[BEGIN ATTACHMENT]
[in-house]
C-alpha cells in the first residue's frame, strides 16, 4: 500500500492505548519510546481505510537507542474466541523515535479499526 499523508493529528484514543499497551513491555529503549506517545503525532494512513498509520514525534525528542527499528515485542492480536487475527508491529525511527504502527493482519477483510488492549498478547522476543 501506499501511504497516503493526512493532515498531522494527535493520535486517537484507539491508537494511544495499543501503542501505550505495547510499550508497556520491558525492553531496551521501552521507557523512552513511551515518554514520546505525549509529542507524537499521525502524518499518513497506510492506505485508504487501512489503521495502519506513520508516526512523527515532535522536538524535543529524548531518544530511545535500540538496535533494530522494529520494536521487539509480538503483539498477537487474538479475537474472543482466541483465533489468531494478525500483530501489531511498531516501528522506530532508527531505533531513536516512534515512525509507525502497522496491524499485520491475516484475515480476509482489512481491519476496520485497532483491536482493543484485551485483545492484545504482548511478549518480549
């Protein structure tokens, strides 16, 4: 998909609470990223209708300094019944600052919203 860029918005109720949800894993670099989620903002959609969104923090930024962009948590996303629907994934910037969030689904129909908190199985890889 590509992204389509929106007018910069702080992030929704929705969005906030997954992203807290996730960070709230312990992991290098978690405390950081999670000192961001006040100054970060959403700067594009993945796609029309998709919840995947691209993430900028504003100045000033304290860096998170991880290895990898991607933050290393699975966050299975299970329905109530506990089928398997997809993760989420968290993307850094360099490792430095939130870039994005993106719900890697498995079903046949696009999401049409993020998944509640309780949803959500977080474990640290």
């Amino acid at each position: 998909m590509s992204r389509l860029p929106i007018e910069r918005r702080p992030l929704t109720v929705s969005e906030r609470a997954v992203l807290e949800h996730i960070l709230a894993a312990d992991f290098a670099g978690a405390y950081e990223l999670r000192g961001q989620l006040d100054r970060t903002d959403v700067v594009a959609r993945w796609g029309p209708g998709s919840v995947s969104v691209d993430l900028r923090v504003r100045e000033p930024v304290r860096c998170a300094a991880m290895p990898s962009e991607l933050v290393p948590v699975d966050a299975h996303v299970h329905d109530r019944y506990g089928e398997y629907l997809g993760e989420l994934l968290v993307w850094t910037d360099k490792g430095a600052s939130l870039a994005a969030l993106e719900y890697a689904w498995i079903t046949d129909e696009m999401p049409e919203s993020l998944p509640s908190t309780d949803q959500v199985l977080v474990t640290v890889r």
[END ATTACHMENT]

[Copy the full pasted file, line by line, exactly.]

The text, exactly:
[in-house]
C-alpha cells in the first residue's frame, strides 16, 4: 500500500492505548519510546481505510537507542474466541523515535479499526 499523508493529528484514543499497551513491555529503549506517545503525532494512513498509520514525534525528542527499528515485542492480536487475527508491529525511527504502527493482519477483510488492549498478547522476543 501506499501511504497516503493526512493532515498531522494527535493520535486517537484507539491508537494511544495499543501503542501505550505495547510499550508497556520491558525492553531496551521501552521507557523512552513511551515518554514520546505525549509529542507524537499521525502524518499518513497506510492506505485508504487501512489503521495502519506513520508516526512523527515532535522536538524535543529524548531518544530511545535500540538496535533494530522494529520494536521487539509480538503483539498477537487474538479475537474472543482466541483465533489468531494478525500483530501489531511498531516501528522506530532508527531505533531513536516512534515512525509507525502497522496491524499485520491475516484475515480476509482489512481491519476496520485497532483491536482493543484485551485483545492484545504482548511478549518480549
């Protein structure tokens, strides 16, 4: 998909609470990223209708300094019944600052919203 860029918005109720949800894993670099989620903002959609969104923090930024962009948590996303629907994934910037969030689904129909908190199985890889 590509992204389509929106007018910069702080992030929704929705969005906030997954992203807290996730960070709230312990992991290098978690405390950081999670000192961001006040100054970060959403700067594009993945796609029309998709919840995947691209993430900028504003100045000033304290860096998170991880290895990898991607933050290393699975966050299975299970329905109530506990089928398997997809993760989420968290993307850094360099490792430095939130870039994005993106719900890697498995079903046949696009999401049409993020998944509640309780949803959500977080474990640290």
């Amino acid at each position: 998909m590509s992204r389509l860029p929106i007018e910069r918005r702080p992030l929704t109720v929705s969005e906030r609470a997954v992203l807290e949800h996730i960070l709230a894993a312990d992991f290098a670099g978690a405390y950081e990223l999670r000192g961001q989620l006040d100054r970060t903002d959403v700067v594009a959609r993945w796609g029309p209708g998709s919840v995947s969104v691209d993430l900028r923090v504003r100045e000033p930024v304290r860096c998170a300094a991880m290895p990898s962009e991607l933050v290393p948590v699975d966050a299975h996303v299970h329905d109530r019944y506990g089928e398997y629907l997809g993760e989420l994934l968290v993307w850094t910037d360099k490792g430095a600052s939130l870039a994005a969030l993106e719900y890697a689904w498995i079903t046949d129909e696009m999401p049409e919203s993020l998944p509640s908190t309780d949803q959500v199985l977080v474990t640290v890889r």